What I learned from my failed LRPS Panel

Firstly, I have to preface this with the fact that I'd been so busy with marketing, networking and actually trying to build my photography business that my LRPS date had completely slipped my mind. It was only when I checked my diary and made a call that I realised I was too late to submit prints. If I wanted to be considered for this particular date it would have to be digital submissions, or wait for the next available slot in about 6 months.

So I figured what the heck. Nothing ventured, nothing gained right? Whilst trying to make my selections, I was already rueing a day's lost work making the 7 or 8 hour journey down to Bath and back, so I really needed to make a focussed, yet quick selection and get it over to them. On my initial application, I had selected that I was going to submit prints, and so it was my intention to print these myself and then get them mounted, but  I'd missed that window. The Royal Photographic Society highly recommend that you go on one of their Distinctions Advisory days, and get some advice on your proposed submissions, but this I didn't do because the only one in my area before my panel date was all booked up. I could have travelled to Newark, Bath or London I suppose, to go on one in another area had I got myself organised in time.

After great deliberation, and some extremely useful input from my fellow tweeters, the 10 images below ended up being my final selection.

[caption id="attachment_18832" align="aligncenter" width="590"]Neil Alexander LRPS Panel - layout Neil Alexander LRPS Panel - layout[/caption]

On the day of the assessment itself, I headed out the door just after 7am for the 3 hour drive down to Bath, only to get held up in roadworks outside Birmingham for over an hour. When I finally made it to the RPS office in Bath (which was incidentally a little of a disappointment - I was expecting a grandiose piece of architecture, not some mid 90's mews style bland, run of the mill type office), I was late, by around 45 minutes. I quietly tiptoed my way into the presentation room, only to learn from a fellow submitter that I had just missed mine, and that I had not been successful. I was gutted. I didn't have the heart nor the energy to simply up sticks, and jump back in the car so I stuck around and watched the other panels until lunchtime. There were only 4 digital submissions in total, none of which passed. Digital images are displayed on a screen a via a colour corrected projector at around 4 to 5 feet wide showing any potential flaws up to the judges. Prints on the other hand are obviously presented on a much smaller scale, and of the print submissions that I saw, I would estimate that the pass rate was around the 50% mark. Another advantage of prints over digital is that whilst the digital images are projected one at a time, the prints are all displayed on the wall together allowing the judges to get a bet overall impression of the photographer's ability.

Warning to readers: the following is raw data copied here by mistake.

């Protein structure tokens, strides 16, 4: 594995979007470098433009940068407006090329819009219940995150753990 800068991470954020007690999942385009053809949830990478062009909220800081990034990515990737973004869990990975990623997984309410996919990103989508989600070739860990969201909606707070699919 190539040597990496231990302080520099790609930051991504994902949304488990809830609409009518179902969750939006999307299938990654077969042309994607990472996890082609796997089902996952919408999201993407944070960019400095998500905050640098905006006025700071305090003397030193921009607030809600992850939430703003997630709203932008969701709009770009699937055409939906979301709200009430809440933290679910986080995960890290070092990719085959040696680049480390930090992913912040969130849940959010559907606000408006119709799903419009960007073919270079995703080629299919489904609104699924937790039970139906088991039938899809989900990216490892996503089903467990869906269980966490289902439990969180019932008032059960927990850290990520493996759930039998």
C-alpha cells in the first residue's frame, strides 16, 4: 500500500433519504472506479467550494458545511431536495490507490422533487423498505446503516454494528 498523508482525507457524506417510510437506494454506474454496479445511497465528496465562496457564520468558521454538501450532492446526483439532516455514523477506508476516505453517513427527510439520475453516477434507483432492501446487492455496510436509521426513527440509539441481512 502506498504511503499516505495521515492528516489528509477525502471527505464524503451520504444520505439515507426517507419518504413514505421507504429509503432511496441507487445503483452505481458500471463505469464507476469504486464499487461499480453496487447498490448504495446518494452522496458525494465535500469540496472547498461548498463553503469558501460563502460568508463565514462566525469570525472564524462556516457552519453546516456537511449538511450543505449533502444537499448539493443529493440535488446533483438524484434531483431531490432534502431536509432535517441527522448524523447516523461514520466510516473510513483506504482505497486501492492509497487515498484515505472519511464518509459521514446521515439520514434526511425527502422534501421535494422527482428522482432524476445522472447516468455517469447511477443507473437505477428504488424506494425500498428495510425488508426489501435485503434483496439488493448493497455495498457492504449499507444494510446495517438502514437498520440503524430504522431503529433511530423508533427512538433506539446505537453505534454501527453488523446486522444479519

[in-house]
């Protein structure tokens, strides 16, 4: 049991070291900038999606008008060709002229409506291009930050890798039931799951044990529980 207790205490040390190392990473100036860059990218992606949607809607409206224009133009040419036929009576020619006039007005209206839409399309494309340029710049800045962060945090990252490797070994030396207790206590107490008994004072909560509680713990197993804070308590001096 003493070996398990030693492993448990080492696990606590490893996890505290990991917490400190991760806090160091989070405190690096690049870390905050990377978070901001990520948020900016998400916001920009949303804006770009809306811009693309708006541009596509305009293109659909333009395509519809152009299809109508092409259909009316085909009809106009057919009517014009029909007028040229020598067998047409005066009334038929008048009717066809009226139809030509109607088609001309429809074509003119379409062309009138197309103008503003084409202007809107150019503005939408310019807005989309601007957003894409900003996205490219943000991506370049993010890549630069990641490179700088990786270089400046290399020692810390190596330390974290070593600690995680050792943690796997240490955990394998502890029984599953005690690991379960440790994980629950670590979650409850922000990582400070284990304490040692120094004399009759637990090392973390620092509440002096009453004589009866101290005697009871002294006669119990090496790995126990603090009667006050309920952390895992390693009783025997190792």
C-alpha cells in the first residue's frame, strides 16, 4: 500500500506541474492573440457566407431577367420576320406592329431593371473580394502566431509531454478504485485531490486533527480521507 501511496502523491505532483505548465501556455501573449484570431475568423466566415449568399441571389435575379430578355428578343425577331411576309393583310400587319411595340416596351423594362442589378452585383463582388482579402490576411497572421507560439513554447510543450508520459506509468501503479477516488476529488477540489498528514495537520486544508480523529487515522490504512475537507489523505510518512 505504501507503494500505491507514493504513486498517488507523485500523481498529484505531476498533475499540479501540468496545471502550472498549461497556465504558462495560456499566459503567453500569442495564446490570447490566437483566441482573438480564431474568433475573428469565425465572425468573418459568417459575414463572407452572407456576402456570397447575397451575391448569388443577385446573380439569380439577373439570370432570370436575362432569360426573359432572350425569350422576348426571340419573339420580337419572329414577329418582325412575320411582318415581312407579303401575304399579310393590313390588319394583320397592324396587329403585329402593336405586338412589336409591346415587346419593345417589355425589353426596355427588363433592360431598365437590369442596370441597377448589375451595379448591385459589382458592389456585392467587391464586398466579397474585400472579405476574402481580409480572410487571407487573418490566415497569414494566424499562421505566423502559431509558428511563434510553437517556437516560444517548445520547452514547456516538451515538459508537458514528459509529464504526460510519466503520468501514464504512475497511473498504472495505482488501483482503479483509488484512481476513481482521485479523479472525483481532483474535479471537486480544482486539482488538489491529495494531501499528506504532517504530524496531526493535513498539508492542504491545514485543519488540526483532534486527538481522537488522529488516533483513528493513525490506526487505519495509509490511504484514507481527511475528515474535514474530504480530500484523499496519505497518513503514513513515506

And so to my image selection - why did I choose those images?

I poured over the successful panels on the RPS website and decided that whilst some photographers had successfully submitted images on a variety of different topics, I wanted to show a more cohesive body of work. As a result I specifically picked images that I felt represented my strongest area, landscape and travel photography. With hindsight image number 7 probably doesn't fit very well, and the judges highlighted this. The other reasons they gave were that there was a loss of highlight detail in the water on my waterfalls on images 3 and 8 and a loss in shadow detail on 6 and 9 which they also felt were over manipulated. Unfortunately there is no opportunity to enter a dialog with the judges, it's simply pass or fail. End of. This is the only arena in which I can get across my perspective, so I'm going to take full advantage of it! It's my party, and I'll cry if I want to...... In the images of the waterfall, there is no highlight clipping whatsoever - my histograms clip at neither end, and it was a conscious decision to make the water as silky smooth as I possibly could. That's just the way I like it, and pretty much every time I use a neutral density filter to shoot water I go the same way. In image 6 of the signpost in the snow, they are correct in their observation that there is some shadow clipping. In fact there is a lot, all along the wall. Again, this was a conscious decision, although this time in post processing. I like the way that the dark of the stones is at stark contrast with the sprinkling of snow. And as for number 9, well yes, I have leant on this quite heavily but again, it was a conscious decision. The scene was dramatic. The ruins were epic, and there was a storm rolling in over the back. It was just beginning to rain. The sky was very moody, and I wanted my processing to reflect all that.

So what did I learn?

Well quite simply that beauty is in the eye of the beholder, that everyone's artistic take on things is slightly different, and that most probably my technique is a little at odds with what the Royal Photographic Society would deem perfect. And now that the dust has settled, am I overly concerned? Not particularly. The accreditation would have been nice, but quite frankly all the letters in the world after my name couldn't beat the feeling of providing another satisfied client with photographs they are over the moon with, happily handing over payment and then recommending me to others. Actually I want to scratch the first point of this paragraph, and use a Dean Collins-ism and replace it with "Beauty is in the eye of the cheque book holder". As a working photographer, my opinion is that never a truer word was spoken.